Tsunami highlights threats to small island states
[NAIROIBI] Discussions on how to implement a tsunami warning system in the Indian Ocean are expected to dominate talks at the United Nations Conference on Small Islands, opening today (10 January) in Mauritius.
In preparation for the meeting, the United Nations Environmental Programme (UNEP) last week (6 January) released reports on so-called small island developing states. The reports, written before last month's tsunami, highlight the vulnerability of small islands and other low-lying coastal areas to natural disasters such as tidal waves.
Efforts to reduce that threat were given fresh impetus last week, when world leaders at a summit in Jakarta, Indonesia, agreed to set up a warning system. However, specific details of how the system will be set up and funded have yet to be agreed (see Nations agree to set up tsunami alert system).
The Mauritius conference was initially intended to follow up on an action plan for the sustainable development of small islands that was drawn up in Barbados in 1994. Key issues to be discussed included the islands' vulnerability to climate change. Other threats to small islands identified in the UNEP reports include over-fishing, pollution from ships, and freshwater shortages.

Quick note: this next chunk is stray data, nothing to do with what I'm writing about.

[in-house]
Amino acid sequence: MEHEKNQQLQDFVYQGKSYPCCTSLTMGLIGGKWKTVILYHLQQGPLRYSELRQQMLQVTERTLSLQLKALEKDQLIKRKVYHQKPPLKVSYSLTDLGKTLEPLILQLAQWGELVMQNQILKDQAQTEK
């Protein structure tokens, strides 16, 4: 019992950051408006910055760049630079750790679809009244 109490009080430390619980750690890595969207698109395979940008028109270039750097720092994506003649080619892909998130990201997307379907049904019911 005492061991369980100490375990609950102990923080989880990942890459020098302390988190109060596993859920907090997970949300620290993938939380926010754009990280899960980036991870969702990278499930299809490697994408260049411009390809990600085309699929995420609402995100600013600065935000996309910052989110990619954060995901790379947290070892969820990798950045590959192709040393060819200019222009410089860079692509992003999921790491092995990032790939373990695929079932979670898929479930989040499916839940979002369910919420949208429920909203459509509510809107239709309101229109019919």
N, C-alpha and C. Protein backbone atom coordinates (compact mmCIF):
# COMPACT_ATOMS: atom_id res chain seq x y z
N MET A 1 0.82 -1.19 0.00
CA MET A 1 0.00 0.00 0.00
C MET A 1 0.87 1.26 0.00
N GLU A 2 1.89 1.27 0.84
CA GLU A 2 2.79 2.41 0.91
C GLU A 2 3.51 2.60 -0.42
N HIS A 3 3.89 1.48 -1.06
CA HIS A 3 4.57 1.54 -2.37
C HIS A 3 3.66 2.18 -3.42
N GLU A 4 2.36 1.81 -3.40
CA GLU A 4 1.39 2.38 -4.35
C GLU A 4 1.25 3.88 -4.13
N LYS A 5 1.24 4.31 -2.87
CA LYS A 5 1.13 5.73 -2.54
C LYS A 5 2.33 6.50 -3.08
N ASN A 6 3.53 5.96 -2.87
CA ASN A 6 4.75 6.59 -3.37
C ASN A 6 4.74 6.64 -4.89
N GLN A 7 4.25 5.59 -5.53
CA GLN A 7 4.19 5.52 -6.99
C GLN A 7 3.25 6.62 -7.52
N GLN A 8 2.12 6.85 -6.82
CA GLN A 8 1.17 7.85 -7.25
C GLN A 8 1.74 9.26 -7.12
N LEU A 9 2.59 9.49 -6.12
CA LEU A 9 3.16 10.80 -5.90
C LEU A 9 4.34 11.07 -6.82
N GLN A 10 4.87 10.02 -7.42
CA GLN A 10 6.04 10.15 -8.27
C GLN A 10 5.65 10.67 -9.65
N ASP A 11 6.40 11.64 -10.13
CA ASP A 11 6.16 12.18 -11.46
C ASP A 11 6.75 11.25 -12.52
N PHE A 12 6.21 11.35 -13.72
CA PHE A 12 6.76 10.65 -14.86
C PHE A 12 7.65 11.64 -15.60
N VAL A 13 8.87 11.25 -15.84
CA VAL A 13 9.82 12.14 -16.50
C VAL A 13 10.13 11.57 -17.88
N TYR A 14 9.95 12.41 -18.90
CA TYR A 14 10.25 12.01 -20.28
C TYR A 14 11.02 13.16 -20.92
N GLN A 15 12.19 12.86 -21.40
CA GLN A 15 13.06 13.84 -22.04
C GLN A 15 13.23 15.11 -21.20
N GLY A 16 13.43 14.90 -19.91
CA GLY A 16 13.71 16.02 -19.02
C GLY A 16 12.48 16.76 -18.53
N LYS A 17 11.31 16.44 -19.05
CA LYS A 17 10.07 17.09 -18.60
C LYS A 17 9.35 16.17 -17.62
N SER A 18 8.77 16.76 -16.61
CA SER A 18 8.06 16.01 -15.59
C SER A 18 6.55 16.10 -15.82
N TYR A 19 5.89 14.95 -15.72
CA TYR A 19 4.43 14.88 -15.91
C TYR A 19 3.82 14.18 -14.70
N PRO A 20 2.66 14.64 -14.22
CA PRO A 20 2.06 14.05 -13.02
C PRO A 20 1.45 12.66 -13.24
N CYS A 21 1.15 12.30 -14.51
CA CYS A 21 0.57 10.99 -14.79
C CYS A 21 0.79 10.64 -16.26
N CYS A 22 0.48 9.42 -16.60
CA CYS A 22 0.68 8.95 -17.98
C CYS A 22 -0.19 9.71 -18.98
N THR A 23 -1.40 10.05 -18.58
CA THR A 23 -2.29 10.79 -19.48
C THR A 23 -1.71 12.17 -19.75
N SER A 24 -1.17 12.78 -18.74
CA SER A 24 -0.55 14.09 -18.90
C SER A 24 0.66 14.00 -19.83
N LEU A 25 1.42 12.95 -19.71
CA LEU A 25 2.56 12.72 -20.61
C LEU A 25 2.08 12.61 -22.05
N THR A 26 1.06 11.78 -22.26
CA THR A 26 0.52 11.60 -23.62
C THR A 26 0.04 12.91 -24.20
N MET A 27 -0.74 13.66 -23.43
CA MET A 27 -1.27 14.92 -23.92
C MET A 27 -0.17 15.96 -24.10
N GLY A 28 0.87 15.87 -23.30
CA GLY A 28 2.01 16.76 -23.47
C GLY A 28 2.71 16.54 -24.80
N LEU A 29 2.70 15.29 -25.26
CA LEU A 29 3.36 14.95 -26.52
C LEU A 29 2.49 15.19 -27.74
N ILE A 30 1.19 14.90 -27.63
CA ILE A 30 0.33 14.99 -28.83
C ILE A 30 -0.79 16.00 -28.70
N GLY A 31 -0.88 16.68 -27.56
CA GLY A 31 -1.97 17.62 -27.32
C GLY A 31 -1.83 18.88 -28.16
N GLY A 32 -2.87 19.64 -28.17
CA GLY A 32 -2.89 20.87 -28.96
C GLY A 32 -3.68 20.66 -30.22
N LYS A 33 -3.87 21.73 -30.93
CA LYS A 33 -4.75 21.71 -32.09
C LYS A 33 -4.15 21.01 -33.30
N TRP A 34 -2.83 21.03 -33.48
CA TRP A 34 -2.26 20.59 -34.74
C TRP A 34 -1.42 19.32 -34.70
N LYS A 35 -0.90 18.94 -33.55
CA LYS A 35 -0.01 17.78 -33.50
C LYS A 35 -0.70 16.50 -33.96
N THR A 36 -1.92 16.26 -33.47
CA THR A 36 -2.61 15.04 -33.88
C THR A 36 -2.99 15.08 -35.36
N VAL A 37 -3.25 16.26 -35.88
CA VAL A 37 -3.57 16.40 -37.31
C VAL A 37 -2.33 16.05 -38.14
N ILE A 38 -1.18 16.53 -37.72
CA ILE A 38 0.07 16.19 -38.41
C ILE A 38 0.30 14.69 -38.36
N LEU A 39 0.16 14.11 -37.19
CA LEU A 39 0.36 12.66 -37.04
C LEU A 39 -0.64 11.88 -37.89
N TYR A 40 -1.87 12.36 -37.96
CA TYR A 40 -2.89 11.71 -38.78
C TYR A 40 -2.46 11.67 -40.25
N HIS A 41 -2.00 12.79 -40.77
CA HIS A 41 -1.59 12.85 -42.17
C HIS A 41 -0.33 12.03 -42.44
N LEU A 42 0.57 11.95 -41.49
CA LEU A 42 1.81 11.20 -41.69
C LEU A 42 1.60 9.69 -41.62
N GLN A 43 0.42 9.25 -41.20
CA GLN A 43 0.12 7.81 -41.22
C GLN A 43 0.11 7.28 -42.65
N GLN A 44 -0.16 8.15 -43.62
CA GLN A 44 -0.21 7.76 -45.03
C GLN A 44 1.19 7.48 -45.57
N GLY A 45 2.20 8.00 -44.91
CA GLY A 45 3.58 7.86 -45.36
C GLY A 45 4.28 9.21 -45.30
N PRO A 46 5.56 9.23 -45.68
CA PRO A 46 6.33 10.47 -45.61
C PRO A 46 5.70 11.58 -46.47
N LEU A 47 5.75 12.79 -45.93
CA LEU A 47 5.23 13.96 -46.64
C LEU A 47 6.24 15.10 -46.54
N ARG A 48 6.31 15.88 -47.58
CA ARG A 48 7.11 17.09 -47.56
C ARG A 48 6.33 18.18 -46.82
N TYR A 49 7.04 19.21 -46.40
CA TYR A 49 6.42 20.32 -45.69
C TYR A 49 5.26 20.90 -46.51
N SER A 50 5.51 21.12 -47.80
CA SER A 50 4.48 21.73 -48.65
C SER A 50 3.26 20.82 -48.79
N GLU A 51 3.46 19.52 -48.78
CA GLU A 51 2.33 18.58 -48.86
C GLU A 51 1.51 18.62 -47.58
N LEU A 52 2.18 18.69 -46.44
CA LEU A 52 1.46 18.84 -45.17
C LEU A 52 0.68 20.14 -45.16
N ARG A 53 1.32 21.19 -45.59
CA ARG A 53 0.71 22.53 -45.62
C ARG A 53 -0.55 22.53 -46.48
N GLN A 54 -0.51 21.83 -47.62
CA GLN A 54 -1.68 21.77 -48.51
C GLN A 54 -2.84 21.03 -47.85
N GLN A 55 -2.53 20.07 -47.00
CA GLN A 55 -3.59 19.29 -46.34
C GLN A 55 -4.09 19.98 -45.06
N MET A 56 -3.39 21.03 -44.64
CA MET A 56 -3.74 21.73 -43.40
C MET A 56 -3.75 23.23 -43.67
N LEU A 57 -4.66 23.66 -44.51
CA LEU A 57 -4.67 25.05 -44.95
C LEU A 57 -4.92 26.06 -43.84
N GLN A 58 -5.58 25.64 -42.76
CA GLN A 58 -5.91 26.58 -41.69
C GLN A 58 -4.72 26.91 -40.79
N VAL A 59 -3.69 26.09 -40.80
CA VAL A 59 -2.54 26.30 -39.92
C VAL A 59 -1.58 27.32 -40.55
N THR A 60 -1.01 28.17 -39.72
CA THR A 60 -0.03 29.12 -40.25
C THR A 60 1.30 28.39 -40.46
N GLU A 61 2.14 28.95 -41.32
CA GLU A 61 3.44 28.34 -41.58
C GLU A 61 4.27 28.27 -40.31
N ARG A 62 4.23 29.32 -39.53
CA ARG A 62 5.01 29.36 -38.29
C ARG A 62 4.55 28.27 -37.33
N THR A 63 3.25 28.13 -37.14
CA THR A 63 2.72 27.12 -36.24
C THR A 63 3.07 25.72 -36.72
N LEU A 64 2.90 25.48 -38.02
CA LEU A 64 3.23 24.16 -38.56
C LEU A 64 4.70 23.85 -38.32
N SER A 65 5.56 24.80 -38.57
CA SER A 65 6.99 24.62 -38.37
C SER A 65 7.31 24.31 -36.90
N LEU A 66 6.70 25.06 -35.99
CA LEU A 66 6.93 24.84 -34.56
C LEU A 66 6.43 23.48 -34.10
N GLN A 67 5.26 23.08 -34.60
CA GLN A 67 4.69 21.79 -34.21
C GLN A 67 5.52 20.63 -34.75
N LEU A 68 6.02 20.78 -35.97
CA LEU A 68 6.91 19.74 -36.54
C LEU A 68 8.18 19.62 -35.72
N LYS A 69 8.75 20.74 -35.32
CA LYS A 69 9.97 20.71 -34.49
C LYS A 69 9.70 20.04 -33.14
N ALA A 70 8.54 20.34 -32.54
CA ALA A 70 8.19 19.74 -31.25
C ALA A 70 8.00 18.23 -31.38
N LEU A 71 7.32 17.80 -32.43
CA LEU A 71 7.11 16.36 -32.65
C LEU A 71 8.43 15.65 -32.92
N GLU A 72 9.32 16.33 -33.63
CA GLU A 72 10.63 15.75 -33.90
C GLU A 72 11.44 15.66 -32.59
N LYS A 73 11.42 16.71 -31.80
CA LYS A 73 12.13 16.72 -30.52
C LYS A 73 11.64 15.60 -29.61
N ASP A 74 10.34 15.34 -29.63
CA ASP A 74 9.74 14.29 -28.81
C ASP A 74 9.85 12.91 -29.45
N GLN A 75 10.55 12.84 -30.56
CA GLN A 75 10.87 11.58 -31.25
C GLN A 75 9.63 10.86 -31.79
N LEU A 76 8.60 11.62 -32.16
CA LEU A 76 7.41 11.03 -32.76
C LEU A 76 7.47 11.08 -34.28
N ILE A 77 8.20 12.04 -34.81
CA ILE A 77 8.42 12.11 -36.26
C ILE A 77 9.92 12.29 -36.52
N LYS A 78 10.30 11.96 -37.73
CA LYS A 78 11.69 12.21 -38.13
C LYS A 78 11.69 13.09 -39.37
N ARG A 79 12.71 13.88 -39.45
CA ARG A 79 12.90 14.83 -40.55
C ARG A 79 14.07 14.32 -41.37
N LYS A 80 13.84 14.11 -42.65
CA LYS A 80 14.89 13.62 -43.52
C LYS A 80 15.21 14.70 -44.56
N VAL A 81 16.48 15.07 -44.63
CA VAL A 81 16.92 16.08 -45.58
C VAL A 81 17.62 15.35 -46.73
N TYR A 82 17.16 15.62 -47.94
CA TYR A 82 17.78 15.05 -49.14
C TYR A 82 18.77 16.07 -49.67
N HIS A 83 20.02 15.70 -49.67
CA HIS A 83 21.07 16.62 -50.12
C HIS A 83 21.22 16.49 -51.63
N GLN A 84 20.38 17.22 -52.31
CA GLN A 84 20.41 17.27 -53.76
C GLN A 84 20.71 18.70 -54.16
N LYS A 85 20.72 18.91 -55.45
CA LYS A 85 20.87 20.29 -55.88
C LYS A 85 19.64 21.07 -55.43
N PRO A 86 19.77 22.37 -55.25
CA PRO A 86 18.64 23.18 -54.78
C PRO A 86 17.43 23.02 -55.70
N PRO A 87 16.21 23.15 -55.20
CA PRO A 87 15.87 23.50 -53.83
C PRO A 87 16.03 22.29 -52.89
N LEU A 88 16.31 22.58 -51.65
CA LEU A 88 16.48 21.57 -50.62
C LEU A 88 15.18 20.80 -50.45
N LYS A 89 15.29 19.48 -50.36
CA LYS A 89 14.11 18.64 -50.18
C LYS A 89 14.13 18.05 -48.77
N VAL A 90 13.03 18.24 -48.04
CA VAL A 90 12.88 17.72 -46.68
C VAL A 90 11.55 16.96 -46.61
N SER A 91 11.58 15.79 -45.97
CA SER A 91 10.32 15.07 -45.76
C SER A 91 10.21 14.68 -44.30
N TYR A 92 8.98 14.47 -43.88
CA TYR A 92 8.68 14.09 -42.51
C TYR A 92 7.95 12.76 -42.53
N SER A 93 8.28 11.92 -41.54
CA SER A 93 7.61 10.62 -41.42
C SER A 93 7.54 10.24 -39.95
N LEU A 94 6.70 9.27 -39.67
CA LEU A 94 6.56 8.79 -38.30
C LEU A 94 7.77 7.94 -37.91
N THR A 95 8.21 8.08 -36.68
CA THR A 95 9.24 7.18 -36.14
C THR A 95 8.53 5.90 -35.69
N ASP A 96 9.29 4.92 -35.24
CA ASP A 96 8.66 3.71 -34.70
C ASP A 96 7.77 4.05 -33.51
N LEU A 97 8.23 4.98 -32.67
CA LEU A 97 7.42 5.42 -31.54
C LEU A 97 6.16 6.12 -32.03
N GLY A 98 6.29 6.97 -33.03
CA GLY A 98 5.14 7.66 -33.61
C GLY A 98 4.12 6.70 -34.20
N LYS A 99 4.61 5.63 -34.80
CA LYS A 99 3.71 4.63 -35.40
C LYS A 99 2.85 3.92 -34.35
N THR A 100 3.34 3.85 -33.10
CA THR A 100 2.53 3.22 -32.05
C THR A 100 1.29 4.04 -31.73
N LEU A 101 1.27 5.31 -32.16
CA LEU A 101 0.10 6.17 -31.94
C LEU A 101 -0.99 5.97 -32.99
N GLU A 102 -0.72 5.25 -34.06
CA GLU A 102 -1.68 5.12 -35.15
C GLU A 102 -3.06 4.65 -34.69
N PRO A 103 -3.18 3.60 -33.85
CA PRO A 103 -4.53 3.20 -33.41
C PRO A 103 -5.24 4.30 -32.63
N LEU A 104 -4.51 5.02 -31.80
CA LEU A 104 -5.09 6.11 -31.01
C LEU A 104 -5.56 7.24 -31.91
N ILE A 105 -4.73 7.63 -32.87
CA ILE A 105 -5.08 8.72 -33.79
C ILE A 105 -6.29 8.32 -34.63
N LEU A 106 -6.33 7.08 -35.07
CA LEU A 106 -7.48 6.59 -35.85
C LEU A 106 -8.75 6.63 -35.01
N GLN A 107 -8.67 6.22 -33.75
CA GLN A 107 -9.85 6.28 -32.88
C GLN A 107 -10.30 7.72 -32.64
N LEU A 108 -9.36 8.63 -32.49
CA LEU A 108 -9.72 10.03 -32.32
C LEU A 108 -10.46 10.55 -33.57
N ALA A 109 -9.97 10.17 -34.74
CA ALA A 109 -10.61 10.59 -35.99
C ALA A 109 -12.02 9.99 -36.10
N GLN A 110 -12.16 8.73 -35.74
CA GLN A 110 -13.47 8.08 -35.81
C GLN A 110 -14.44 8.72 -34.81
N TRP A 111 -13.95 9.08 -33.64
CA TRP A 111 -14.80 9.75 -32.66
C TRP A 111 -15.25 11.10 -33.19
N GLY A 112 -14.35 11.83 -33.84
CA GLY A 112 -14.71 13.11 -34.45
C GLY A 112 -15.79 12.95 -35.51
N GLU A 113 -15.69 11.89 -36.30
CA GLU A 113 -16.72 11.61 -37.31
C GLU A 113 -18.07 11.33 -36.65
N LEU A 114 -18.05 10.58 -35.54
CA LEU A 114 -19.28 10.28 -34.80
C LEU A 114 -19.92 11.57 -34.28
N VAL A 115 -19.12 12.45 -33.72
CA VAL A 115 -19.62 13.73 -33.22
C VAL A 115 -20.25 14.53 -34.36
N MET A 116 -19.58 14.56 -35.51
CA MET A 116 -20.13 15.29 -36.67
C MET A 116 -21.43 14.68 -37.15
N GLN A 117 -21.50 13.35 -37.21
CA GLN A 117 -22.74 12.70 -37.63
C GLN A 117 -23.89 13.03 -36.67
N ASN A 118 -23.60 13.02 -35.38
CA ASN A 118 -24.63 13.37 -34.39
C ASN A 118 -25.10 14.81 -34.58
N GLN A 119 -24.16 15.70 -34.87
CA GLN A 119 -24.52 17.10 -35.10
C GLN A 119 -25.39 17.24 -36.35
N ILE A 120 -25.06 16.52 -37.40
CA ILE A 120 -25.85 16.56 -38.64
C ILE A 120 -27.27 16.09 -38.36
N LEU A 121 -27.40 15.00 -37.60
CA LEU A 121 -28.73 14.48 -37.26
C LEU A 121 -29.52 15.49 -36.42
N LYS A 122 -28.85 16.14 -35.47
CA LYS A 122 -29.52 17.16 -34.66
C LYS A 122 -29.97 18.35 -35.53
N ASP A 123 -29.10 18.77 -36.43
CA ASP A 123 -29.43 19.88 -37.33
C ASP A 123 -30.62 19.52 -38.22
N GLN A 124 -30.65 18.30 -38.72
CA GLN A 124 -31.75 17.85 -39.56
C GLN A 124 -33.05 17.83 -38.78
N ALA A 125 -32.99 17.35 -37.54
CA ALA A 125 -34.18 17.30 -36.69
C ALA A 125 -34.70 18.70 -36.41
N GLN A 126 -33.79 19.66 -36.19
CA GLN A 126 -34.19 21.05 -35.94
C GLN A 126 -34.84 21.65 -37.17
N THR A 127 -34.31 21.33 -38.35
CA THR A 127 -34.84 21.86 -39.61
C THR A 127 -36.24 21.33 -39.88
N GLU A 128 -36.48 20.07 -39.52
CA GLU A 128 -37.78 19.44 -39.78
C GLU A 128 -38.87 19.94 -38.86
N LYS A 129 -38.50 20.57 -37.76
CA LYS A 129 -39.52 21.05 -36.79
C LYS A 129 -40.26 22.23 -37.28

But after the recent tsunami, which devastated small islands in the Indian Ocean including the Maldives, and Andaman and Nicobar islands, talks are now set to focus on efforts to prepare for and reduce the threats of natural disasters.
An early warning system such as that in the Pacific Ocean could have helped to save lives by monitoring changes in the ocean and warning the public of any threat detected. According to UNEP, until such a system is in place, countries in the Indian Ocean remain at risk from tsunamis.
UNEP officials said in a press conference in Nairobi on 6 January that the meeting in Mauritius would present an opportunity to further discuss the planned alert system.
They revealed that after the tsunami, the Asian Development Bank had offered to fund studies into the implementation of an alert system in collaboration with UNEP, and that the Maldives has formally requested assistance from UNEP to set up a system.
In a press release launching the reports on small islands, UNEP's executive director, Klaus Toepfer, stressed the urgency of early warning systems, adding that the cost would be high "but not as high as the suffering of the people affected and the economies of the nations concerned".
According to UNEP spokesperson Eric Falt, the UN body has yet to come up with a clear picture of the tsunami's environmental impacts but will soon be using geographic information systems (GIS) and other remote sensing techniques to assess the extent of the damage.
He said that mangrove forests and coral reefs were important natural barriers to the tsunamis but that most of them have been destroyed in the small island states due to increased human activity (see Mangrove forests 'can reduce impact of tsunamis').
Falt added that climate change is an additional threat to small islands because of rising sea levels. He said most of the island nations in the Indian Ocean are party to the UN Framework Convention on Climate Change and are keen for the Kyoto Protocol to come into force.
Link to SciDev.Net's news focus 'Tsunami update'